Thursday, April 21, 2011

april 2011

 NOTE:  To view the photos mentioned in this blog, go to the following website:

  click on the gallery: April 2011 

 TREES - three photos:

The month of April allowed me to do some photography of overcast skies and muddy fields.  I have been eyeing a particular mature elm tree south of Sunderland (near UMass - Amherst campus) all winter and finally had the opportunity to spend an hour photographing this magnificant tree.  Ironically, the tree is right in the middle of tobacco fields and barns.  However, for some reason, the owners have left this healthy elm by itself, a reminder of a tree species that was decimated by Dutch Elm disease in the last three decades.

I have also included in this blog a photo of a mature oak tree in a cemetery near Bernarston, Ma.  It is diffucult to find mature hardwood trees by themselves.  Cemeteries and golf courses are two areas where one might be able to photograph a large, broad deciduous tree.

The third photo was taken in Brattleboro, on a side street near the Connecticut River.  The blending of artful stonework and the twisted trunk of the tree go well together.  It would be interesting to return to this street in fifty years to see how the composition has changed.

DOUGLAS COX - VIOLIN MAKER - sixteen photos:

In preparation for a submission to the Vermont Center for Photography, I have done a series of photographs of Douglas Cox, a violin maker from West Brattleboro, Vt.  Douglas studied violin making in Germany in the 1980's and has been making world-class instruments for the past twenty years.  For additional information of Cox Violins, see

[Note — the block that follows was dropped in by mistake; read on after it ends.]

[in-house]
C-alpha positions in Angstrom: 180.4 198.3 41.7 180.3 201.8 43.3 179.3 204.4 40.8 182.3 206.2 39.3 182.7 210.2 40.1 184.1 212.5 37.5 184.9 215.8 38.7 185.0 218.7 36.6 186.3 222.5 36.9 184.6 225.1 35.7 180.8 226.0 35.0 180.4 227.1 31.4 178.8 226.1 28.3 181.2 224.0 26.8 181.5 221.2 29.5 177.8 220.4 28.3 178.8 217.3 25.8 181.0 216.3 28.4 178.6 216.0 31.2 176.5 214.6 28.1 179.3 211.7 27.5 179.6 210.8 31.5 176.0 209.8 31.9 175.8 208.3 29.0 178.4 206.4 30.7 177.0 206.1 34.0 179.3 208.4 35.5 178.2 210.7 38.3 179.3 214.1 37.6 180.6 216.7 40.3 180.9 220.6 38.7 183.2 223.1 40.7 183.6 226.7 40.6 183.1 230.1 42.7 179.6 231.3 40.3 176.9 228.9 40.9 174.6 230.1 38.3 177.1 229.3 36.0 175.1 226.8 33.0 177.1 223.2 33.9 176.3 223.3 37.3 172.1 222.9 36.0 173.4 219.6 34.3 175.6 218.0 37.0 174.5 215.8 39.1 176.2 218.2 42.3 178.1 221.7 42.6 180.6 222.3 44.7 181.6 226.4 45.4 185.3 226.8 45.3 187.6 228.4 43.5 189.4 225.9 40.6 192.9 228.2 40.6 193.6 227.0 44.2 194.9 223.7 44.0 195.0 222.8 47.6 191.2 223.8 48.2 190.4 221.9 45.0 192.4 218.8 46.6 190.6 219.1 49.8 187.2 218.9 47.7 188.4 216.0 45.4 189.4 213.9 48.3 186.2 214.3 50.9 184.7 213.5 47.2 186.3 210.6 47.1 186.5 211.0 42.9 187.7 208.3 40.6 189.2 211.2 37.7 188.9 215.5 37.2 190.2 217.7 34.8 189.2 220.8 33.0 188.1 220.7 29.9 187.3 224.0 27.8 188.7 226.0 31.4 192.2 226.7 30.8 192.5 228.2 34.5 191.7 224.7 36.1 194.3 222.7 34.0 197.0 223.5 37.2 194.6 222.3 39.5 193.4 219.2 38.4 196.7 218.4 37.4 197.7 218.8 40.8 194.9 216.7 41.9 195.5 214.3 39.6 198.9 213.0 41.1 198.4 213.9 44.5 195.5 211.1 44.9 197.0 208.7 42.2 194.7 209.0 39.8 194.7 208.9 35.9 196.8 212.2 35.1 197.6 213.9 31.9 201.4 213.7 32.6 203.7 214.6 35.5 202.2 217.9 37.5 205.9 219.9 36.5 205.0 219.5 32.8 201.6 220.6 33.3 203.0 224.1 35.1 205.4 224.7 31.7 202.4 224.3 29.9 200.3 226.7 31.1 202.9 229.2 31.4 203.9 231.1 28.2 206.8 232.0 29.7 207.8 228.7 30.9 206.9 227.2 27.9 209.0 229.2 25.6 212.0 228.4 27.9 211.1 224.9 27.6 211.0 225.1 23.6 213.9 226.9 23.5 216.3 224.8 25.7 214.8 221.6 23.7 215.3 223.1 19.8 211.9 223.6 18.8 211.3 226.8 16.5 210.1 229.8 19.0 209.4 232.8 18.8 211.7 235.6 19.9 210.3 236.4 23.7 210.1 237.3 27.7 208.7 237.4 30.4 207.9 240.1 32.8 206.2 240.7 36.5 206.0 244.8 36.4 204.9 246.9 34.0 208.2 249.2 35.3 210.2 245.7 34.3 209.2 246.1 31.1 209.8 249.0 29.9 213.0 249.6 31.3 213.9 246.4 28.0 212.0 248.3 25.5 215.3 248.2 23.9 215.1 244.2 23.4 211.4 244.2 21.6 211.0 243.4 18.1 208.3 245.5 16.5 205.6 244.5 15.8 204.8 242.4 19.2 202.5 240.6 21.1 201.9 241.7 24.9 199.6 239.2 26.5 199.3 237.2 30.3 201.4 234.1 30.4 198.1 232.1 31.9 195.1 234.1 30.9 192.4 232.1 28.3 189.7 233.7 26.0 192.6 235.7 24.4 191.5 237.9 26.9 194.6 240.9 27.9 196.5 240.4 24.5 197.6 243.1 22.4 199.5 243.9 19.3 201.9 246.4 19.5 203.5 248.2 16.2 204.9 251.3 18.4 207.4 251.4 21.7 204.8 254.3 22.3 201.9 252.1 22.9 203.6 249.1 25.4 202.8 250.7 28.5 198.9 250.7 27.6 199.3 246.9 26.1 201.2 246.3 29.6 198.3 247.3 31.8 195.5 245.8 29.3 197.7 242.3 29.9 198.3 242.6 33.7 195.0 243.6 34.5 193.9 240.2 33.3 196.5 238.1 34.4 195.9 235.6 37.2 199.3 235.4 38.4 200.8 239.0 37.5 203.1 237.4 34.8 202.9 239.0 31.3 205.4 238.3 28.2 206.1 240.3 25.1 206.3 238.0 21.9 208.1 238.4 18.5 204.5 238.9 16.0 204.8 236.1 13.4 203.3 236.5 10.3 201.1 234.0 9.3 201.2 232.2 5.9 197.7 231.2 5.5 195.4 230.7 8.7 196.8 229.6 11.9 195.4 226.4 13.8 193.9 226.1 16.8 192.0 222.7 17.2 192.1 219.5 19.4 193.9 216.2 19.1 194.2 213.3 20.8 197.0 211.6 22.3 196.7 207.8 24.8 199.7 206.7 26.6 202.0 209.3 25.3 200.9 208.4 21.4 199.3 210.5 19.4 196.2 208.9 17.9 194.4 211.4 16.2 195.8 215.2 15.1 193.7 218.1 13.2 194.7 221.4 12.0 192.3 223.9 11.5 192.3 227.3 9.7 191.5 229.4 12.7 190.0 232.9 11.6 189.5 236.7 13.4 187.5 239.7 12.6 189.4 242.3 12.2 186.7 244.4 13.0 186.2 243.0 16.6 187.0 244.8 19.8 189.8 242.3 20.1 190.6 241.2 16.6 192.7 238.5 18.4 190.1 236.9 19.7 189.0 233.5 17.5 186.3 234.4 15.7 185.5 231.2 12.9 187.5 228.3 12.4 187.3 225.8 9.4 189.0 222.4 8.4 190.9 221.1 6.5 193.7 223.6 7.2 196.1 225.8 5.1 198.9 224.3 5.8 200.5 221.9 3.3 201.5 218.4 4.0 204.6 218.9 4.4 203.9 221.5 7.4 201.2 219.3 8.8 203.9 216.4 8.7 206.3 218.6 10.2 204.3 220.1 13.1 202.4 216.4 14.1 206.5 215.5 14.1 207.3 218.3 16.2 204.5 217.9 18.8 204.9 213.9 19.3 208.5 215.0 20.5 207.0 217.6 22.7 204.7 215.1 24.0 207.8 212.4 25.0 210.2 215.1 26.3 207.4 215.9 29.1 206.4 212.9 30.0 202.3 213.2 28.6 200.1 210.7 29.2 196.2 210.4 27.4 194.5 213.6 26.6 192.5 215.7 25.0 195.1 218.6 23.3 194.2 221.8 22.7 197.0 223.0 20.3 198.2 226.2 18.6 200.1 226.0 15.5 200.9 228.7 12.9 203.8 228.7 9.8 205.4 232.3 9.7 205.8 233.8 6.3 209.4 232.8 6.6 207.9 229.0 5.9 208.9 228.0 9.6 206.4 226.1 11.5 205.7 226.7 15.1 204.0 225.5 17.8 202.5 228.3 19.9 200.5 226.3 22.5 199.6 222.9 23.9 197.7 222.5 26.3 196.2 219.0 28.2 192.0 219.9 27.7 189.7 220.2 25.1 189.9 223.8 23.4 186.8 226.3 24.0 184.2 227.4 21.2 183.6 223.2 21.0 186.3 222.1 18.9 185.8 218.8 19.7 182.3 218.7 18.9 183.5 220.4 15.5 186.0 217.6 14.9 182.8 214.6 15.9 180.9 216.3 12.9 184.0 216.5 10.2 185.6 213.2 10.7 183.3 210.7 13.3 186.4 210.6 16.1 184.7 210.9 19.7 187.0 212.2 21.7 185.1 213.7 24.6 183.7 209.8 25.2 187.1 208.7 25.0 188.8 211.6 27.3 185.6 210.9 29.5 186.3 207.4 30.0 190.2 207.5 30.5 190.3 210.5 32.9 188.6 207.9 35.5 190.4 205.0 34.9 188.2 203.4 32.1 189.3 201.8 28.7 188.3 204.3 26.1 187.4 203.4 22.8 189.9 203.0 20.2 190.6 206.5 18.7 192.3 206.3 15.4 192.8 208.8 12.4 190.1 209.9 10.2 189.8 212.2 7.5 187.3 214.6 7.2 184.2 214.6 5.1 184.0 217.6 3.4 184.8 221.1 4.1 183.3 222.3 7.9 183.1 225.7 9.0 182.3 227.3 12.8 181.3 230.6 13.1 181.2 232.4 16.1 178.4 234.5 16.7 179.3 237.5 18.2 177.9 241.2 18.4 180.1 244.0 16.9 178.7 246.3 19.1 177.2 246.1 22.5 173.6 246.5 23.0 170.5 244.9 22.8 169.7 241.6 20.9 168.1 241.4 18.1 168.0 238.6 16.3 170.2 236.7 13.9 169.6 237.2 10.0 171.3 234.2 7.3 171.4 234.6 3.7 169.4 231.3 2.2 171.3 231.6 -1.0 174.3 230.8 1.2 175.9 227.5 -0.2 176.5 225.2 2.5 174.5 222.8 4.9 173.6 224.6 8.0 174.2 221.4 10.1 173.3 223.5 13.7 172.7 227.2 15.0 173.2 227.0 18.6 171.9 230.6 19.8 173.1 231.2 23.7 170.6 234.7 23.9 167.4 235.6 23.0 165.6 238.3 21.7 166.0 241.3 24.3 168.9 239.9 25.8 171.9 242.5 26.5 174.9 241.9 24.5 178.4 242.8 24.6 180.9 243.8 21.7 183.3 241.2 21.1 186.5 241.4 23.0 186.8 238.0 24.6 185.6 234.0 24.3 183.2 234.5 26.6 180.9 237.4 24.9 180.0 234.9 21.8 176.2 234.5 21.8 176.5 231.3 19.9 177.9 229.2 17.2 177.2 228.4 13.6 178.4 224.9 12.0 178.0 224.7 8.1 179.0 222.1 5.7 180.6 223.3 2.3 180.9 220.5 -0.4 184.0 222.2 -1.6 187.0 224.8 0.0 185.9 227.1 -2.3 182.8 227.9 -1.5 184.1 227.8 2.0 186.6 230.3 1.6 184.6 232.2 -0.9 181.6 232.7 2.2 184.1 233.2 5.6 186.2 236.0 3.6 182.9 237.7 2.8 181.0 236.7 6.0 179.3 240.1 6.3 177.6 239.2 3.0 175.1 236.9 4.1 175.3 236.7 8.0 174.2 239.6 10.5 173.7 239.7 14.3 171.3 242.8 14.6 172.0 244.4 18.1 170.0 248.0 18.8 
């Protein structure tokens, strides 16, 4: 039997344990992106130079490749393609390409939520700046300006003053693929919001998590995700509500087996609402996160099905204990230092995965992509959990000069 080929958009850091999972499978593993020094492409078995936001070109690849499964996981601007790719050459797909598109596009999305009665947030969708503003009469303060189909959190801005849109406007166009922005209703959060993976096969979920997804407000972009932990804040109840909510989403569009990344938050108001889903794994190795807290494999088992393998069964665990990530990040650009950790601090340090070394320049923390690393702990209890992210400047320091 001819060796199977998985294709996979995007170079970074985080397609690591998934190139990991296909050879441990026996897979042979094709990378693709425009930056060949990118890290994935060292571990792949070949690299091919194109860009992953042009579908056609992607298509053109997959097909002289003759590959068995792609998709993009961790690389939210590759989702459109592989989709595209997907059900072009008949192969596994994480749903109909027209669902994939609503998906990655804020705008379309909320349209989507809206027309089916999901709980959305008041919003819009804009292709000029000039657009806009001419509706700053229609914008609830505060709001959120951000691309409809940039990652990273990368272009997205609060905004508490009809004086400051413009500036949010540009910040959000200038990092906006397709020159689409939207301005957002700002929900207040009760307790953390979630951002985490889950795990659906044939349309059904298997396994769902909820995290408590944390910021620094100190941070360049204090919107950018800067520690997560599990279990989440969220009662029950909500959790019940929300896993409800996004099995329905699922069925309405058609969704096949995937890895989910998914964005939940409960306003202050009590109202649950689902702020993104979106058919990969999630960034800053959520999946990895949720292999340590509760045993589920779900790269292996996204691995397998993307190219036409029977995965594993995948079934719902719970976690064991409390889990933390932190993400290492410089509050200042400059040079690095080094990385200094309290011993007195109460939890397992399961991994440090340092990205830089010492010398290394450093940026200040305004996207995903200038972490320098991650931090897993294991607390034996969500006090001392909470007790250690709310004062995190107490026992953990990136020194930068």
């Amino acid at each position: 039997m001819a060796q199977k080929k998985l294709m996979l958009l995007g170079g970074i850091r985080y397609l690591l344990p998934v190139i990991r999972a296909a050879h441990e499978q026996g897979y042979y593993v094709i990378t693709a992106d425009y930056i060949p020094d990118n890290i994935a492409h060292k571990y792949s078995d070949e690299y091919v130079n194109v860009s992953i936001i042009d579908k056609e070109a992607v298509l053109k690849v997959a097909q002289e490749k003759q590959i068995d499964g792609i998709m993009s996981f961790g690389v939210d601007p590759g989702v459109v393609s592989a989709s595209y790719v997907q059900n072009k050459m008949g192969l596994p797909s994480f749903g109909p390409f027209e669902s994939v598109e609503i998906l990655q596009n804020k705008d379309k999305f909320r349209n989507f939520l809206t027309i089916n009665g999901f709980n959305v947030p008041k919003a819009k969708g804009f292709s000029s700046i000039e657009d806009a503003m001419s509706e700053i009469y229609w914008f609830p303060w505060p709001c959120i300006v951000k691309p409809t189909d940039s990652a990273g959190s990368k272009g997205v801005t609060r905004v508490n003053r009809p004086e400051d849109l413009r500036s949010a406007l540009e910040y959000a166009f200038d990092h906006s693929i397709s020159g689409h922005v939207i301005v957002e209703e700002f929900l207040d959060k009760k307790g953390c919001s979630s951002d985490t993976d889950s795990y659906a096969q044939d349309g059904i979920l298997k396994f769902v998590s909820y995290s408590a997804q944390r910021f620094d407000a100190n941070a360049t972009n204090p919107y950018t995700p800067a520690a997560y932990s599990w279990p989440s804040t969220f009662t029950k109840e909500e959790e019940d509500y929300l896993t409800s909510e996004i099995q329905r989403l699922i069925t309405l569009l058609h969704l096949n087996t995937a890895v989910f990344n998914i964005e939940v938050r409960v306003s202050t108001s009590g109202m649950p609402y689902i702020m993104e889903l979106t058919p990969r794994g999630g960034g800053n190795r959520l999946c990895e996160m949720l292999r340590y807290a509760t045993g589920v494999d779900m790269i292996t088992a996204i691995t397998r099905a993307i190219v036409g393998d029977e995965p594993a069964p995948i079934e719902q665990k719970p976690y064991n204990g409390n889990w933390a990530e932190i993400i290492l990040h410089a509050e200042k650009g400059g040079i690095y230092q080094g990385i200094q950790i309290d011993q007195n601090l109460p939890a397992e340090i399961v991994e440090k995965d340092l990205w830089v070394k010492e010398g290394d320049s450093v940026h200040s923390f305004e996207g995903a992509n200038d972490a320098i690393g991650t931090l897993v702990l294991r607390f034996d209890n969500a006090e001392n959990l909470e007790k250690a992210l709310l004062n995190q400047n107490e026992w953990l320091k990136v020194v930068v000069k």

While photographing Douglas in his studio, I wanted to focus on the hand tools he uses as well as the various stages of construction of these musical instruments.  He uses only local maple and spruce in his construction (his 2011 violins are constructed from wood that has been seasoned for twenty years in his barn).  The sole electrical equipment is a band saw to cut out the basic shape of the body of the violin.  All other work is done by hand tools of various size and sophistication.  To include a personal touch to the gallery,  I photographed Douglas' teapot as well as his signature from a 1992 violin. 


The final work this month involved a trip to the local grocery store to photograph various fruits and vegetables.  This project was motivated by a recent purchase of a Canon 100mm macro lens which I was quite eager to use (and justify the price).  Closeups of the produce was very rewarding since I was able to capture the intricate textures and structures.  The bok choy was particularly photogenic.  The avocados were shot at home and I was pleased with the nice shapes, forms, and textures from the two pieces of fruit.

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